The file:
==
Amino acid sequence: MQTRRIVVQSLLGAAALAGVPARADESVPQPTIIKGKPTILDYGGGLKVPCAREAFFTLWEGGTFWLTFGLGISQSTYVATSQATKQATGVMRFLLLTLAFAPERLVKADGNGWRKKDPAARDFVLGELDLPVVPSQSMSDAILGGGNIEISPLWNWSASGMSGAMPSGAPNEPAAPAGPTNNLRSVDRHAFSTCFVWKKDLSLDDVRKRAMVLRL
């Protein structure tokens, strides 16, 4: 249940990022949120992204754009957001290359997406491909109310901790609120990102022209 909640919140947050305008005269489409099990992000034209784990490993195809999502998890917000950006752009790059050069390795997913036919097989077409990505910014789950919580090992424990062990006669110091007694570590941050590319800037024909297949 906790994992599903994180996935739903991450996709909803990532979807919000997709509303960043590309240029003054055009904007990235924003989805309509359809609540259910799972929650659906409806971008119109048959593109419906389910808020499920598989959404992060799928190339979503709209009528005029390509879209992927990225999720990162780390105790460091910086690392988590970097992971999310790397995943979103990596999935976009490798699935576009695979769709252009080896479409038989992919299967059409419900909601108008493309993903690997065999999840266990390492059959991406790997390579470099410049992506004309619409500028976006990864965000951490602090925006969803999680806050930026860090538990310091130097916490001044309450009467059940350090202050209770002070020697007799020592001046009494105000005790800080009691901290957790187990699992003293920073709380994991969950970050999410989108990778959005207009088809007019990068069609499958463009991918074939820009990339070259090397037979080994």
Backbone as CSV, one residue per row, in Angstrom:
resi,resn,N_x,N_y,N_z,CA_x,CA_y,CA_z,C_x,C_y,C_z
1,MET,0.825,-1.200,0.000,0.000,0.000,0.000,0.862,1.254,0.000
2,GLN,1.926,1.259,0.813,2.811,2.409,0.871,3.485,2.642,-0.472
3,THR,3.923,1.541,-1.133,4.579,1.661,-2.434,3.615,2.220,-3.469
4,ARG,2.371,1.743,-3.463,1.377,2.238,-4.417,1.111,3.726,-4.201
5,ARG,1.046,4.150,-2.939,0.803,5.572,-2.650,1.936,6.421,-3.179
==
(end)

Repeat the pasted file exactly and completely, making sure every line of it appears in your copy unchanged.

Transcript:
Amino acid sequence: MQTRRIVVQSLLGAAALAGVPARADESVPQPTIIKGKPTILDYGGGLKVPCAREAFFTLWEGGTFWLTFGLGISQSTYVATSQATKQATGVMRFLLLTLAFAPERLVKADGNGWRKKDPAARDFVLGELDLPVVPSQSMSDAILGGGNIEISPLWNWSASGMSGAMPSGAPNEPAAPAGPTNNLRSVDRHAFSTCFVWKKDLSLDDVRKRAMVLRL
């Protein structure tokens, strides 16, 4: 249940990022949120992204754009957001290359997406491909109310901790609120990102022209 909640919140947050305008005269489409099990992000034209784990490993195809999502998890917000950006752009790059050069390795997913036919097989077409990505910014789950919580090992424990062990006669110091007694570590941050590319800037024909297949 906790994992599903994180996935739903991450996709909803990532979807919000997709509303960043590309240029003054055009904007990235924003989805309509359809609540259910799972929650659906409806971008119109048959593109419906389910808020499920598989959404992060799928190339979503709209009528005029390509879209992927990225999720990162780390105790460091910086690392988590970097992971999310790397995943979103990596999935976009490798699935576009695979769709252009080896479409038989992919299967059409419900909601108008493309993903690997065999999840266990390492059959991406790997390579470099410049992506004309619409500028976006990864965000951490602090925006969803999680806050930026860090538990310091130097916490001044309450009467059940350090202050209770002070020697007799020592001046009494105000005790800080009691901290957790187990699992003293920073709380994991969950970050999410989108990778959005207009088809007019990068069609499958463009991918074939820009990339070259090397037979080994």
Backbone as CSV, one residue per row, in Angstrom:
resi,resn,N_x,N_y,N_z,CA_x,CA_y,CA_z,C_x,C_y,C_z
1,MET,0.825,-1.200,0.000,0.000,0.000,0.000,0.862,1.254,0.000
2,GLN,1.926,1.259,0.813,2.811,2.409,0.871,3.485,2.642,-0.472
3,THR,3.923,1.541,-1.133,4.579,1.661,-2.434,3.615,2.220,-3.469
4,ARG,2.371,1.743,-3.463,1.377,2.238,-4.417,1.111,3.726,-4.201
5,ARG,1.046,4.150,-2.939,0.803,5.572,-2.650,1.936,6.421,-3.179